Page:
The Peel Region is the third largest mineral region (in terms of value) in Western Australia. Alumina production is the largest industry of the Peel region, Mining and mineral processing are also significant. The Peel region is a growing area for residential developments and has a mixed lifestyle of coastal marine with inland waterways along with rural forested areas.
The scale of manufacturing in the South West Region is second only to the Perth metropolitan area. Mining of coal, mineral sands and alumina are the main drivers for the economy along with tourism and fishing. The region’s breathtaking coastline features some of the State’s best surfing beaches. Other attractions include towering forests and long established wine regions and national parks. The South West region is the most popular tourist destination outside of Perth. Lifestyle and employment opportunities in the South West region are abundant, making it a popular place to live and work.
The Great Southern Region is located in the far south of Western Australia with the City of Albany being the major regional centre. This is the second largest agricultural region in Western Australia, producing cereal crops such as wheat, barley and oats. The region is also known for its production of premium wines that are shipped interstate and exported throughout the world. Tourism remains popular in the region with the town of Denmark and the city of Albany major centres of interest.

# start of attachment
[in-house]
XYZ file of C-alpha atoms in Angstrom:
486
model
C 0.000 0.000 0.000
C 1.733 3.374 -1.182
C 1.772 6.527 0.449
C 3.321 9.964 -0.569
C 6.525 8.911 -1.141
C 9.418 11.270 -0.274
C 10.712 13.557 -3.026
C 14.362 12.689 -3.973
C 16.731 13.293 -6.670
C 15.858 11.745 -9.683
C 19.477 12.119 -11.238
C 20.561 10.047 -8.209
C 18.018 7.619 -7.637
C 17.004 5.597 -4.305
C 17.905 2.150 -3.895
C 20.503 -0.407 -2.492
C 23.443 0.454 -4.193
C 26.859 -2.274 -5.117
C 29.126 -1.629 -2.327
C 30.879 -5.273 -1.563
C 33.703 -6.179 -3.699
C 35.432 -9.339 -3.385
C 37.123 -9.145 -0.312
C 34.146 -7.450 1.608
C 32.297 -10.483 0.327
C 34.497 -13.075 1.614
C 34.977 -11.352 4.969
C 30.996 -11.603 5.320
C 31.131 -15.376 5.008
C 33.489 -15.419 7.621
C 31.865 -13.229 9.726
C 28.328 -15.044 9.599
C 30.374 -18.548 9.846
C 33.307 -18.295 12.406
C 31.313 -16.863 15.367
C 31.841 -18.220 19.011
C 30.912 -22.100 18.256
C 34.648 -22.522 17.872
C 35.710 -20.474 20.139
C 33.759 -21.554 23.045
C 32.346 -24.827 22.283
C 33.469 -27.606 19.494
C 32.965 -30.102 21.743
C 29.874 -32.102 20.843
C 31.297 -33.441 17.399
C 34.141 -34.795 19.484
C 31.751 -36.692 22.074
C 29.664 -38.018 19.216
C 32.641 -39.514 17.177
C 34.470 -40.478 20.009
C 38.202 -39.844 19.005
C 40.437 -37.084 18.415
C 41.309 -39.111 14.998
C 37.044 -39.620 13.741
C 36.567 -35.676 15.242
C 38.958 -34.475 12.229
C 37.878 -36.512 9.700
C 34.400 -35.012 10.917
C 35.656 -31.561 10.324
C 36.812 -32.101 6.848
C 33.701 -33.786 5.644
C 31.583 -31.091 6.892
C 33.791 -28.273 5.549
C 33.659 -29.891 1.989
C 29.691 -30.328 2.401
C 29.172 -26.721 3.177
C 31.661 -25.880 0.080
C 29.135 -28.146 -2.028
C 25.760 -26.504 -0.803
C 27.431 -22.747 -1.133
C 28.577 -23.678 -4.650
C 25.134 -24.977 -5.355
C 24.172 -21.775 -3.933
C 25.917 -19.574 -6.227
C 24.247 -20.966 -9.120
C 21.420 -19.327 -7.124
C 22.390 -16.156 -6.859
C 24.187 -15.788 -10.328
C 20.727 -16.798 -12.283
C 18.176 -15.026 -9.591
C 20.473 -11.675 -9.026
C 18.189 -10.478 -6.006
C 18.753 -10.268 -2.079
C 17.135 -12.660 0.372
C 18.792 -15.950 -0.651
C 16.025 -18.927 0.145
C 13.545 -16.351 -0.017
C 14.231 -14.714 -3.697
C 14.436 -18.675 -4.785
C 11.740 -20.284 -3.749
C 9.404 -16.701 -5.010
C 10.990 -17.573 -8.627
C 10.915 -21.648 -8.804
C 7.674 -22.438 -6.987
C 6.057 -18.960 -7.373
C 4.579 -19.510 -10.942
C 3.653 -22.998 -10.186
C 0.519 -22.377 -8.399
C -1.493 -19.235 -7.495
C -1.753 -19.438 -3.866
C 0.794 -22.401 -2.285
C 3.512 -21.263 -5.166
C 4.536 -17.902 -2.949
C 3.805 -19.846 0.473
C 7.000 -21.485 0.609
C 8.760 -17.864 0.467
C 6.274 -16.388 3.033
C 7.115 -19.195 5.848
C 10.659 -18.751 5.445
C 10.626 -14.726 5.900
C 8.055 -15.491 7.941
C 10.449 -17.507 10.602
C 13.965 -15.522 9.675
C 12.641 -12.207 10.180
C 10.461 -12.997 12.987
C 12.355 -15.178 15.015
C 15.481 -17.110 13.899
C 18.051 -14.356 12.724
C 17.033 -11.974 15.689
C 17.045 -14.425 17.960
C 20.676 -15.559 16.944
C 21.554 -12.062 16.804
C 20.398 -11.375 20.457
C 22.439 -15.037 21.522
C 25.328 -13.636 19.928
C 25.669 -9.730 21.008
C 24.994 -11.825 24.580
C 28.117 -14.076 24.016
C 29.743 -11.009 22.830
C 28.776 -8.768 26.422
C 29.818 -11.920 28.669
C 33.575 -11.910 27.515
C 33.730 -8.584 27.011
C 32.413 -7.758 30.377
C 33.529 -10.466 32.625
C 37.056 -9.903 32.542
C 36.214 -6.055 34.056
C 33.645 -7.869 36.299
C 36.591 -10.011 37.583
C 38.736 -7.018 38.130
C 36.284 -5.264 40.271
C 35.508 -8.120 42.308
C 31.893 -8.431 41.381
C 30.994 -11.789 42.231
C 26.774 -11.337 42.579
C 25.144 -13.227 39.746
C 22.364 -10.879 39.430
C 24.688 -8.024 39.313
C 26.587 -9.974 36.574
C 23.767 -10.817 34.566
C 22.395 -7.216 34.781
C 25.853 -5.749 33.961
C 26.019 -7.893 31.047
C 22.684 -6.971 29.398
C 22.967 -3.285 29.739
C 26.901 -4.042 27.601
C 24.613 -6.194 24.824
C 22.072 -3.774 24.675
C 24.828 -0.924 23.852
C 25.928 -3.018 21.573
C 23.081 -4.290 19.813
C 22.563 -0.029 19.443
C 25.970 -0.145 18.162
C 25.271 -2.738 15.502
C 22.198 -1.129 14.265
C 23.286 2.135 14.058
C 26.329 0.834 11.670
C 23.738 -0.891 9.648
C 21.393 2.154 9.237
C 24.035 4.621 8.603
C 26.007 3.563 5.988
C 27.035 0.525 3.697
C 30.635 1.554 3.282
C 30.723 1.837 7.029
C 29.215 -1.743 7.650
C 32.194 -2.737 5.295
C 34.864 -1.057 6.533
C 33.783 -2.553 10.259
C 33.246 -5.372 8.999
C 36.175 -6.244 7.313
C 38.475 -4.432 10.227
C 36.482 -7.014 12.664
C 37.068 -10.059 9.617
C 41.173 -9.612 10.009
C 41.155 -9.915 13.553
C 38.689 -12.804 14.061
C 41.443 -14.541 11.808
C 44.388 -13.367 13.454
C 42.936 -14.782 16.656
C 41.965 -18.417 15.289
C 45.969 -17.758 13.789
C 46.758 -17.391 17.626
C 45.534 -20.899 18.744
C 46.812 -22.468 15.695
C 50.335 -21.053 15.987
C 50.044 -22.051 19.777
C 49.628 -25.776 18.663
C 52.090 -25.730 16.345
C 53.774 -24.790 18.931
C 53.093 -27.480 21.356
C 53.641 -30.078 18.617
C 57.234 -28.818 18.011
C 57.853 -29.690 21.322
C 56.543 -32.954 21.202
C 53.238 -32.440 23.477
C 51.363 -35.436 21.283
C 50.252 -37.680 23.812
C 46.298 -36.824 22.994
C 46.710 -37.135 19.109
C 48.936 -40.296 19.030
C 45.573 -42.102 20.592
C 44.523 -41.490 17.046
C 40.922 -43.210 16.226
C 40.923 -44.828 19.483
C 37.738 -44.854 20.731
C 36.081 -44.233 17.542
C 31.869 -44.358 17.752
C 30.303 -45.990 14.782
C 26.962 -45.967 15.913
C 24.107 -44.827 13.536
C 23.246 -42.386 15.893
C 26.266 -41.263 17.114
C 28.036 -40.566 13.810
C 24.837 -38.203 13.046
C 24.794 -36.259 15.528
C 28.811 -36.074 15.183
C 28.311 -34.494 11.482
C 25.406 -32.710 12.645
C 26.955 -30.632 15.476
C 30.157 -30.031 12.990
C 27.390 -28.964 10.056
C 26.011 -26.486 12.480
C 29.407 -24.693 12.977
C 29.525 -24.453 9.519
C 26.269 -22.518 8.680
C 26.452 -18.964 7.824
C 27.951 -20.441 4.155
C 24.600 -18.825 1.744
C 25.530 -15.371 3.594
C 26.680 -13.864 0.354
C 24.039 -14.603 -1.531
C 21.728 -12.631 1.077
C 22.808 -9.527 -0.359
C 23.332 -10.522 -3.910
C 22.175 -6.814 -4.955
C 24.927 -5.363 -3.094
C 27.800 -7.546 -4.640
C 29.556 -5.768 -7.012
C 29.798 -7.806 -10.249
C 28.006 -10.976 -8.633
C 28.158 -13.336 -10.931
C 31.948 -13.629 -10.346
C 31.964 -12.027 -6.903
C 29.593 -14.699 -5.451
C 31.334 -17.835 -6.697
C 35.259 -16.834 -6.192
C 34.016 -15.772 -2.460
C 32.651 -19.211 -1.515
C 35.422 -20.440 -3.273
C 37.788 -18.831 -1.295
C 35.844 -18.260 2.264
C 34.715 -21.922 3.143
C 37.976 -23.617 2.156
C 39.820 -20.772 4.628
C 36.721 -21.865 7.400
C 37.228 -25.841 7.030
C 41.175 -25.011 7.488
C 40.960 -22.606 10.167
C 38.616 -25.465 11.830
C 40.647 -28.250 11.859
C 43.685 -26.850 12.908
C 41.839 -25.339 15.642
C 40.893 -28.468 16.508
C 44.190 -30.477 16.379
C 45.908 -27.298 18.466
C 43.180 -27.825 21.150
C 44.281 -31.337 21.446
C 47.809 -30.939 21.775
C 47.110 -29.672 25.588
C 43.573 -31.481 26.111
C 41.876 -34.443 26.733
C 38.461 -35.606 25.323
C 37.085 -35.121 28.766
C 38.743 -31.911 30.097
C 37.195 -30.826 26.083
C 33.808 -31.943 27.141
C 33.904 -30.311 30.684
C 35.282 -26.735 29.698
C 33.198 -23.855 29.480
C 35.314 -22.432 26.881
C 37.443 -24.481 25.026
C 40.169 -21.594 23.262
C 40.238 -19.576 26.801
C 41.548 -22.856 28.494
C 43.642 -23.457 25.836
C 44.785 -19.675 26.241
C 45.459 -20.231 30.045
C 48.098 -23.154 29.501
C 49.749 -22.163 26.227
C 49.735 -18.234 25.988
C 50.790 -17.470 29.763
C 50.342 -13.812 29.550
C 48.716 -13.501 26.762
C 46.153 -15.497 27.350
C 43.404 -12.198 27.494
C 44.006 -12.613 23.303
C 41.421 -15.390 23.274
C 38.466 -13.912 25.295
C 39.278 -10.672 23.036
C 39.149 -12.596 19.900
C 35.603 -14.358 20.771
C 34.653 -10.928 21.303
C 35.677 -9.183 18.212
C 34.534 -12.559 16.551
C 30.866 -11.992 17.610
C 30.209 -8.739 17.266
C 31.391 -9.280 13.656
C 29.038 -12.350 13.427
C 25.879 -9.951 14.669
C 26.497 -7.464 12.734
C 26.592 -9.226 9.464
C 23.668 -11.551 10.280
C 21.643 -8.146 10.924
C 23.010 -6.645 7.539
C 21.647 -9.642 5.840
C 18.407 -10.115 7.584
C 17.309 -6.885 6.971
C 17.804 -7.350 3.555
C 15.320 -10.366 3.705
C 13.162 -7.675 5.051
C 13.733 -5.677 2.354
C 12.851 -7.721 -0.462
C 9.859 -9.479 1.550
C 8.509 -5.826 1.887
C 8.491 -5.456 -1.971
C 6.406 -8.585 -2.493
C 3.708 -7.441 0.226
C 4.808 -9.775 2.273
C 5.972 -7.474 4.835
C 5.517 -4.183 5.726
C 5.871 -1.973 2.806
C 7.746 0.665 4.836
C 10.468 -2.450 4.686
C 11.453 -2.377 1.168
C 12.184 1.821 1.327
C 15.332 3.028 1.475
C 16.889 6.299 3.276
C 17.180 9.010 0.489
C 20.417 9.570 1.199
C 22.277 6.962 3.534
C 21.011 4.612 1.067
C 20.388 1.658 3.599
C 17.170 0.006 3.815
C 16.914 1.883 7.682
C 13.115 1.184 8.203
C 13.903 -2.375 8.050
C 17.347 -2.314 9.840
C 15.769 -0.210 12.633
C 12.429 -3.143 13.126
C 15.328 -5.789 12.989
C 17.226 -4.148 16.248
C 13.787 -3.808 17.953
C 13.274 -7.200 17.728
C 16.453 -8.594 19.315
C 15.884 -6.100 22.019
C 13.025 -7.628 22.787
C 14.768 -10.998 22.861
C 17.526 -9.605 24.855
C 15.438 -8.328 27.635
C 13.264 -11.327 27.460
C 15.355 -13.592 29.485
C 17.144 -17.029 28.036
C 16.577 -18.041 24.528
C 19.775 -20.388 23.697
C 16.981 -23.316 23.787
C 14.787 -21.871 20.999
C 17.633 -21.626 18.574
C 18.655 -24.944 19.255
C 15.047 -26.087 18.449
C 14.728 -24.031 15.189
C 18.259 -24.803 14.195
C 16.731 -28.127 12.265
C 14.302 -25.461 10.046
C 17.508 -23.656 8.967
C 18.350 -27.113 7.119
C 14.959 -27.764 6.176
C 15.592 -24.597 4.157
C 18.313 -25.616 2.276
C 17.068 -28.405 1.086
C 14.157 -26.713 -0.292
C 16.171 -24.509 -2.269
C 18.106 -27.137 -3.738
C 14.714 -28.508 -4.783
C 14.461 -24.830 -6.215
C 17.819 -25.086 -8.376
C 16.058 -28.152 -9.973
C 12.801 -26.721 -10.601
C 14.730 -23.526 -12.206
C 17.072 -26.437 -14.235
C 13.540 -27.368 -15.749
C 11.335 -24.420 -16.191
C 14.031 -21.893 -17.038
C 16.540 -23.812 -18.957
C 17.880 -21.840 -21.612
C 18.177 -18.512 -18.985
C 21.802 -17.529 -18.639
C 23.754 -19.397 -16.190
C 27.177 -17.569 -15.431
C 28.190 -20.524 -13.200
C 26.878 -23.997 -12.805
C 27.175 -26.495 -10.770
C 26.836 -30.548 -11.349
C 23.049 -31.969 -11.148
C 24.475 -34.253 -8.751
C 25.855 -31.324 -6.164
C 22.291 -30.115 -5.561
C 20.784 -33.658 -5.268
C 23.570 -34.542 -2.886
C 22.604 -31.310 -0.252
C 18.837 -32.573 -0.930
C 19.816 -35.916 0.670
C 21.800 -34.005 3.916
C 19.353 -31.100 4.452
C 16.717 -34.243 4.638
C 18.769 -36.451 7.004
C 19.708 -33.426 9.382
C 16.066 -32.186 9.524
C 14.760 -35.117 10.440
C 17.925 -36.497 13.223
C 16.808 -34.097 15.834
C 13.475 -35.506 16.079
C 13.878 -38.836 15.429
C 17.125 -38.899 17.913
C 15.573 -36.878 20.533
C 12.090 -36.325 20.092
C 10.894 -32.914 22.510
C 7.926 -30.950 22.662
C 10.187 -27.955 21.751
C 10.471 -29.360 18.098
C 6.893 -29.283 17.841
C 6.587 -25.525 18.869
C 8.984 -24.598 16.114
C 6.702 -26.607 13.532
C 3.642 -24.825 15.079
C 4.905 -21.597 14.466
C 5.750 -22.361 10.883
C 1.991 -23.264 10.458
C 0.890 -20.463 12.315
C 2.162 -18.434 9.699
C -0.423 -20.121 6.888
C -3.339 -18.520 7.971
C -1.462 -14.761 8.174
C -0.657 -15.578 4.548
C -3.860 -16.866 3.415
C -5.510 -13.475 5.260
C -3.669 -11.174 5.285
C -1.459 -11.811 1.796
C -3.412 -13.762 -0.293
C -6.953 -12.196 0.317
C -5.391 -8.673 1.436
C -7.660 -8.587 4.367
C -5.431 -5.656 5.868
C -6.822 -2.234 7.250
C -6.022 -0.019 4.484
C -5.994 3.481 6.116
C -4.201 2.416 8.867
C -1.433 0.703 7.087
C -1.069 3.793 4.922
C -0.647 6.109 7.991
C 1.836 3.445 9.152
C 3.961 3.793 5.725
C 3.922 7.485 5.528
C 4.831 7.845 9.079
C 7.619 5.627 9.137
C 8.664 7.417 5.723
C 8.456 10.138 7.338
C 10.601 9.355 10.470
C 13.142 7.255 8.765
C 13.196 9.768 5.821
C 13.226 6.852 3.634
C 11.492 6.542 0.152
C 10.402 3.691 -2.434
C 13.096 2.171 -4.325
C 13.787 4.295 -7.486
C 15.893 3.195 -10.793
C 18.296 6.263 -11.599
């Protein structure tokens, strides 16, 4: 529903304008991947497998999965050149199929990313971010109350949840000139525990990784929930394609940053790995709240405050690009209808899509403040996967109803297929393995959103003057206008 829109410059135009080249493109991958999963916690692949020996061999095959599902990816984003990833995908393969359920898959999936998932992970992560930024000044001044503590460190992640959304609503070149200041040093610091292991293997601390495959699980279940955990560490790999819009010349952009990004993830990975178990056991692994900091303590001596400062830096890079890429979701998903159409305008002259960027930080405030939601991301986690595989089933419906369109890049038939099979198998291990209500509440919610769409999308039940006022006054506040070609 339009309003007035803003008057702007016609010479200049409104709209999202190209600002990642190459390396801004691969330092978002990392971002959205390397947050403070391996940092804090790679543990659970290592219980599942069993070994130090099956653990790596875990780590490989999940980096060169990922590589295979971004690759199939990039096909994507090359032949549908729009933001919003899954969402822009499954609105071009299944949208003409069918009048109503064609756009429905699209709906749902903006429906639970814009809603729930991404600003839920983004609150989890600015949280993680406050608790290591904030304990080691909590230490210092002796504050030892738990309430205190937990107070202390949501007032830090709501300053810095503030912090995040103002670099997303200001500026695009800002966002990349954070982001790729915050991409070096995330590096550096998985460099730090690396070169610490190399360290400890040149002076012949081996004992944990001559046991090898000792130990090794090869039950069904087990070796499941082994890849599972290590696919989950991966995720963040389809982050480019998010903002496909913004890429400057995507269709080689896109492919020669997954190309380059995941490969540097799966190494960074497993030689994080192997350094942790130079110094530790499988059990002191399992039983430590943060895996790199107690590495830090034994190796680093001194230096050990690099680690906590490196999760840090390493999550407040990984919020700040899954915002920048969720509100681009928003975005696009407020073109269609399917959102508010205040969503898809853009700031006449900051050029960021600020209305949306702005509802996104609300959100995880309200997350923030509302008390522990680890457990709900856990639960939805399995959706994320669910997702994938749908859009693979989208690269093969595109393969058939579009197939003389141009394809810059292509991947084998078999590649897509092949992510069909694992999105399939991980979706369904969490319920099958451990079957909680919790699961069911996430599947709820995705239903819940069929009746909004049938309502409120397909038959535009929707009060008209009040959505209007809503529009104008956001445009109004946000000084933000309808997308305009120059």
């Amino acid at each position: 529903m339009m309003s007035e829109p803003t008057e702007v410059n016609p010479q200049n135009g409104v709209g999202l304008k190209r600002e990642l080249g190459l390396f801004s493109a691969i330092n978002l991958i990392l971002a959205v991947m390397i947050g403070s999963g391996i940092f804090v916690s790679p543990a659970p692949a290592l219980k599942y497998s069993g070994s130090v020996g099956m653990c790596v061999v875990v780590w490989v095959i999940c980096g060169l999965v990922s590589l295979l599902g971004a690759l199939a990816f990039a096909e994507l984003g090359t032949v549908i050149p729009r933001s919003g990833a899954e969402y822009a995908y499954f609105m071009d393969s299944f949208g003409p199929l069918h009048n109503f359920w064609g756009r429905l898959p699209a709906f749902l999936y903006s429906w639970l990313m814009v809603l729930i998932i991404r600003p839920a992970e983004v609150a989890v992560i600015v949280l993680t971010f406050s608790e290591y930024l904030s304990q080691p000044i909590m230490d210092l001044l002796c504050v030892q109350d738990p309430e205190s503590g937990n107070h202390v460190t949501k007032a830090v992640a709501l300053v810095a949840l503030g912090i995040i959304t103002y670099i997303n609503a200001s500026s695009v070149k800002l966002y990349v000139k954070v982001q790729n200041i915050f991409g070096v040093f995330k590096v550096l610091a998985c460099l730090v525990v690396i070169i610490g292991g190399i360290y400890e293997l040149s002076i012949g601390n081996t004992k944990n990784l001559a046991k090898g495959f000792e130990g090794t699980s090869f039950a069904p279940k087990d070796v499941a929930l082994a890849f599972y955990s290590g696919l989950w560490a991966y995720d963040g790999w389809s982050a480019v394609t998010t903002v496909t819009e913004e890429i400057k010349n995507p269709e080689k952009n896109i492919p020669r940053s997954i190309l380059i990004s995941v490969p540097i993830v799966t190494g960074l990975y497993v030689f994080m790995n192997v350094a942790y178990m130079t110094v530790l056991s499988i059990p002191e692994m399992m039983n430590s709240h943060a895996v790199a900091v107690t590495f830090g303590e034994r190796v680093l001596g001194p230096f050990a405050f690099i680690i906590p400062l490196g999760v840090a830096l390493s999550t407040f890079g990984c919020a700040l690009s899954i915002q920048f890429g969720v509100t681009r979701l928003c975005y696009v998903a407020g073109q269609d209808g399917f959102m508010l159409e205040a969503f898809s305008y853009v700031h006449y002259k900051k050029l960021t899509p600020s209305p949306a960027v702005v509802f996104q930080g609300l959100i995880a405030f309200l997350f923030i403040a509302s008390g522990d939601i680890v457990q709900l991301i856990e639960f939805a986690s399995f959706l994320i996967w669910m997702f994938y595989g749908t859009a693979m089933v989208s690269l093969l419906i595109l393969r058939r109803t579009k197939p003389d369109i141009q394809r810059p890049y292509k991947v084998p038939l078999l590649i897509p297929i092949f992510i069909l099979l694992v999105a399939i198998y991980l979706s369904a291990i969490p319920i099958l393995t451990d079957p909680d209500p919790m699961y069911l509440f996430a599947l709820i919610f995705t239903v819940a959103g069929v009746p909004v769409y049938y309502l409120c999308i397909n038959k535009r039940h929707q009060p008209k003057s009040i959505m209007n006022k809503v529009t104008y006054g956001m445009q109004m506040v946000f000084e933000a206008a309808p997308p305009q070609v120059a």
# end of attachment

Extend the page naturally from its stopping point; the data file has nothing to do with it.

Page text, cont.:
The largest region in Western Australia, the Goldfields-Esperance Region is located in the far south-east corner of the state. Mining of gold and nickel is the major industry in the region with agriculture also prominent. The climate in the region varies from the cooler southern coastal areas to the drier arid conditions of the central region that include the Great Victorian Desert and, further north, the Gibson Desert. The historic town of Kalgoorlie based in the west of the region and Esperance based in the south are the most populated centres.
The Wheat-belt Region is the main agricultural region in Western Australia, producing almost half of the value of agricultural crops for the State. Crops such as wheat, barley, oats, hay and canola oil are all produced. The coastal area is an important centre for the state’s fishing industry and processes rock lobster for domestic consumption and export.